Did you know that North Fulton had its own radio station in the 1980s and that some iteration of that station still broadcasts today? More on the station’s present day status later, but this is the story of when the station was local to the North Fulton area.
The Time: In this Flashback, we will be going back 40 years to November and December of 1981. It was a time when AM radio still ruled the airwaves, though FM stations were beginning their meteoric rise to prominence. Cable television was new and was available, but not widely adopted yet. In fact, the city of Alpharetta was just getting its first cable franchise — Cable America — that December.
Another emerging technology was the video game. Video arcades were popping up all around the country in December of 1981, and the same held true in the North Fulton area. Media reports from the time reported concerns in Roswell that kids were skipping school to go to a local arcade there.
Video tapes and VCRs were also gaining prominence in the market place and metro Atlanta resident Ursula Knaeusel was selling Holiday Cooking lessons by video tape.
Nationally, Ronald Reagan was spending his first Christmas in the White House having been inaugurated that January. George Busby was governor of Georgia at the time.
The Radio Station: It was amid this backdrop that North Fulton’s first — and only — local radio station launched. The effort to launch the station actually took about seven years, but the station finally launched in late November of 1981.
The station was owned by a radio mogul named Moe Negrin — a name that would be associated with this radio station multiple times throughout its complicated history. Negrin named the station after himself and the station was known as WMOE-AM 1400.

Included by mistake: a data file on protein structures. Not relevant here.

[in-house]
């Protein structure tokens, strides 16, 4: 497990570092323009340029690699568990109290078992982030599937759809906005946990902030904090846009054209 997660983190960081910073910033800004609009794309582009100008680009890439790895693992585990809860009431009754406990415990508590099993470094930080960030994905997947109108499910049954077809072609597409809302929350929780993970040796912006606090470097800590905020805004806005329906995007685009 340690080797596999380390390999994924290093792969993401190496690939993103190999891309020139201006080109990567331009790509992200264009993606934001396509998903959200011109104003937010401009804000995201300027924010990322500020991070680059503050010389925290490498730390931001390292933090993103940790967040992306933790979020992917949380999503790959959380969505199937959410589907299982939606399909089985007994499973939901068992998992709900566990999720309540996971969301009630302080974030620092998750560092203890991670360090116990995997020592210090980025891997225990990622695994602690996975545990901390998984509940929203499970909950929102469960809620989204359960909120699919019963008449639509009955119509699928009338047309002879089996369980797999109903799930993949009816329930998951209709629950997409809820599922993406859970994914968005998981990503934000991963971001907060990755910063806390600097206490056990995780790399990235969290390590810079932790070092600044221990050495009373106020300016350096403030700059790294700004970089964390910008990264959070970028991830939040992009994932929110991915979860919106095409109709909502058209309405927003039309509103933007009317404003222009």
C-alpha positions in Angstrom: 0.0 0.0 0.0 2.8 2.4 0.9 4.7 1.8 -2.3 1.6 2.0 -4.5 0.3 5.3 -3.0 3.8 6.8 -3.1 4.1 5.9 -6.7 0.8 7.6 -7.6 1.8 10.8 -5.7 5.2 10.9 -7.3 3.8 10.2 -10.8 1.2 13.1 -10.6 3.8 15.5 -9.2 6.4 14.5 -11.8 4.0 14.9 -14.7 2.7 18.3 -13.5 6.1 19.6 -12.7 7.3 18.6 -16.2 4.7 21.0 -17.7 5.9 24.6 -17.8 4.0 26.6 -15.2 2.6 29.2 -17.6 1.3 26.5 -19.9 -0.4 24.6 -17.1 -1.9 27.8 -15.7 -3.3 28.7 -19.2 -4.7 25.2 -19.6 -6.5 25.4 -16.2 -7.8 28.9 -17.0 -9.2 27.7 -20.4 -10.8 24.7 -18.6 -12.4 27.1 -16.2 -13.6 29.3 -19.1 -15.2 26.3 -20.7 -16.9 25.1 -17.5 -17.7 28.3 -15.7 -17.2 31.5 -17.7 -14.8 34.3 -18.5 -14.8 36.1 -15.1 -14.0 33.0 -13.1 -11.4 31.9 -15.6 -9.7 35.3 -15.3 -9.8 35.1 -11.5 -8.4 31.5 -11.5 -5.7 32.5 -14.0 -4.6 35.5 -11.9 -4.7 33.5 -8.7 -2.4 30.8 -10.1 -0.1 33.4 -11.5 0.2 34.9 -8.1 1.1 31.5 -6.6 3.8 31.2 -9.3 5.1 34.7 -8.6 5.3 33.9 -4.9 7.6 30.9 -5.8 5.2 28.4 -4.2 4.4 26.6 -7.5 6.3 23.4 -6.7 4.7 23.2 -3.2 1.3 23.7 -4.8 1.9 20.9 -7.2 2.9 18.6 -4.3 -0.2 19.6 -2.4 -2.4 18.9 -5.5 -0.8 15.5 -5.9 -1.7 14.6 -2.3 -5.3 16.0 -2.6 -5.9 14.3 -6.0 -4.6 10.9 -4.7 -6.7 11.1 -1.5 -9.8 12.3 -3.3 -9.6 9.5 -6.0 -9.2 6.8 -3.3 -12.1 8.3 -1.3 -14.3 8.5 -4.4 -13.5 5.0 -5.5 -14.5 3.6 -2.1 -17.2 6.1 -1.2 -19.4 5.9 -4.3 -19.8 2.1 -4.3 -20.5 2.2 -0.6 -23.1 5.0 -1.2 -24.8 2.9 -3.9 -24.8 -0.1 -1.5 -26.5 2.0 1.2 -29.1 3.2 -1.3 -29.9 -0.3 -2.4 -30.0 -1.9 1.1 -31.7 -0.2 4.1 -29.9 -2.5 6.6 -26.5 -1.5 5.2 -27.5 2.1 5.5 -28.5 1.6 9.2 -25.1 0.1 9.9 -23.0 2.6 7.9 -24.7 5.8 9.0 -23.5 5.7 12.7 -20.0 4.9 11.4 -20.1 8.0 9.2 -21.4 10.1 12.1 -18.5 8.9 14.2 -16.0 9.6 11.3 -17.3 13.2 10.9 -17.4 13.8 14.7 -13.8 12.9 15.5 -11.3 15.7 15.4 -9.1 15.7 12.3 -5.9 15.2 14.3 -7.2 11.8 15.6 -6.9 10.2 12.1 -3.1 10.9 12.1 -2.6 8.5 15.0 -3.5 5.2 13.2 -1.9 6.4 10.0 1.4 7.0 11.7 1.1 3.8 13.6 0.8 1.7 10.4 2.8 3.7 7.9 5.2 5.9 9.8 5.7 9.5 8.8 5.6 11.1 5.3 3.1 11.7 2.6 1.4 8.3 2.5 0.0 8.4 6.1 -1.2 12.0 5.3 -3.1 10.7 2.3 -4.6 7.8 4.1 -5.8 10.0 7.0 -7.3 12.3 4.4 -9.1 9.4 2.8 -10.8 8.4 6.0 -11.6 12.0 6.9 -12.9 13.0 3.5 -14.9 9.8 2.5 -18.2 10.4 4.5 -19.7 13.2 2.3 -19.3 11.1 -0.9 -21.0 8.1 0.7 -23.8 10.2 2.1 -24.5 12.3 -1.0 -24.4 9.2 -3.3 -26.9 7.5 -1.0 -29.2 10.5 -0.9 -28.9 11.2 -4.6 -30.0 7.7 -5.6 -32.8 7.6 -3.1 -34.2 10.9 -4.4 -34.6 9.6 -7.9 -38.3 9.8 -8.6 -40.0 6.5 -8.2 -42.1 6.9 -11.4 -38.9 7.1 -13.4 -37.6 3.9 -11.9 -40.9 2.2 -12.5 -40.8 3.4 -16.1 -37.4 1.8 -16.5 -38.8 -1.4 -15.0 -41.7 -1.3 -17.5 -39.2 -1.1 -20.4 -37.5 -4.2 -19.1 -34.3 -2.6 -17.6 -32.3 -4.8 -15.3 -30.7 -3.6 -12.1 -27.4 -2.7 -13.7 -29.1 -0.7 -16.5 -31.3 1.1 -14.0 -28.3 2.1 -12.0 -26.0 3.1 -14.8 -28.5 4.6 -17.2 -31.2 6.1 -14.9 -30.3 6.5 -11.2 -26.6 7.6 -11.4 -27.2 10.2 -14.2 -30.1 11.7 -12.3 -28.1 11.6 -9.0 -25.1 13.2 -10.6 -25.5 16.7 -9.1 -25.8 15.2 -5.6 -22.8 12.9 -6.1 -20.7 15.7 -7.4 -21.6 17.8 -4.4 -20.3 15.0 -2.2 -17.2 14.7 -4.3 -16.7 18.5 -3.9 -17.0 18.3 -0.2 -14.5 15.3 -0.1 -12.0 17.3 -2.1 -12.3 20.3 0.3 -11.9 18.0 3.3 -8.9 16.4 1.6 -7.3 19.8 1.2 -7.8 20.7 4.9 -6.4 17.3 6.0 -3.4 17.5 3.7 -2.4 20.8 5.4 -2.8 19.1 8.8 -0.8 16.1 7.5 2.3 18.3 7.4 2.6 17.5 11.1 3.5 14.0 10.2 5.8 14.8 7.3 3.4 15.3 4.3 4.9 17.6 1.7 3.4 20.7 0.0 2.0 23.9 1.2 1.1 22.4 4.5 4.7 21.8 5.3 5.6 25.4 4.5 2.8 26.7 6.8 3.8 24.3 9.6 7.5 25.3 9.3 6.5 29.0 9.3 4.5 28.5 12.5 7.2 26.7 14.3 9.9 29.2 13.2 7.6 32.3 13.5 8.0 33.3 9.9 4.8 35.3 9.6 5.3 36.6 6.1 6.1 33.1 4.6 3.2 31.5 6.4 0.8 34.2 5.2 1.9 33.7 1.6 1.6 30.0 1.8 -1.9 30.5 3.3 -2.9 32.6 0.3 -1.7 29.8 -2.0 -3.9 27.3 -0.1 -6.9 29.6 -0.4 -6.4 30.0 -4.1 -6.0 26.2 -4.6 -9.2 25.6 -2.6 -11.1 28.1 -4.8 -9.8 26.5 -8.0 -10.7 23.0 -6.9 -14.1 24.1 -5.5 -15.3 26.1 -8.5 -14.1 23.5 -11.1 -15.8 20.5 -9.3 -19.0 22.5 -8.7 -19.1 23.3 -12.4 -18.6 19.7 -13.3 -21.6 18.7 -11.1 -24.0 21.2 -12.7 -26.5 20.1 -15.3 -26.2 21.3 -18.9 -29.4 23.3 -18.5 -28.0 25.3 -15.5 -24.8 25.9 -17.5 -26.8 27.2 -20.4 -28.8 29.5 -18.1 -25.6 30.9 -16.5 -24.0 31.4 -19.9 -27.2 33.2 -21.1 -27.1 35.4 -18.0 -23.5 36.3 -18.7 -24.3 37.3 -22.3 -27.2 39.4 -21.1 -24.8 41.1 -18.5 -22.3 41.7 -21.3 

The station focused primarily on local news, traffic and high school sports. It didn’t take long for the station to start riding the wave of emerging technology. In April of 1982, the station struck a deal with Roswell’s cable provider to broadcast on an FM signal through the cable company in addition to the 1400-AM signal.
By September of 1982, WMOE had secured the right to broadcast the Atlanta Falcons through a partnership with WGST.
But in the summer of 1983, the station would be off the air. According to media reports at that time, Negrin’s two business partners offered to buy him out. Negrin agreed with the stipulation that if the station was ever put up for sale again he would have an opportunity to buy it.
Less than one year later, that opportunity presented itself and Negrin took the helm at the new WVNF 14000, The Voice of North Fulton. The station still focused on local news, sports and talk, but this time it was affiliated with ABC Talk radio. The station was located in Roswell with a transmitter in Alpharetta.
The station had its pulse on the issues of the day and conducted a high-profile poll on whether or not North Fulton should secede from Fulton County, a discussion that still takes place to this day. The station broadcast local high school sports and city news throughout the area.
At some point prior to being sold again, WVNF switched its format to Christian music.
In 1986, the station went off the air for two months while it was being sold to Ann and Tom Dobrient, two real estate investors in Connecticut who reportedly saw an ad to buy the station in The New York Times. The couple bought the station and boned up on running a radio station before launching the next iteration of 1400-AM, now called WQRZ.
The couple put significant work into repairing and upgrading the station, which now had an adult-contemporary music format, along with some jazz.
The station continued to cover high school sports and added talk shows here and there. WQRZ continued to broadcast from 1986 until 1989 when a familiar face would reappear.
In February of 1989, Moe Negrin would once again take the helm of 1400-AM, this time relaunching with the call letters WWXX.
This was the end of the local era for the station. This time around 1400 was a financial news station affiliated with Money Radio in California.
WWXX didn’t last long and by 1991 1400 AM was replaced by Radio Exitos, a Spanish-language radio station broadcasting as WAZX, which lasted until 1993.
What is it now?: By 1994, 1400-AM was being used as a simulcast for Christian talk station WNIV, owned by Salem Communications. The station still exists today, owned by Salem. It is still a Christian talk simulcast and its call letters are officially WLTA.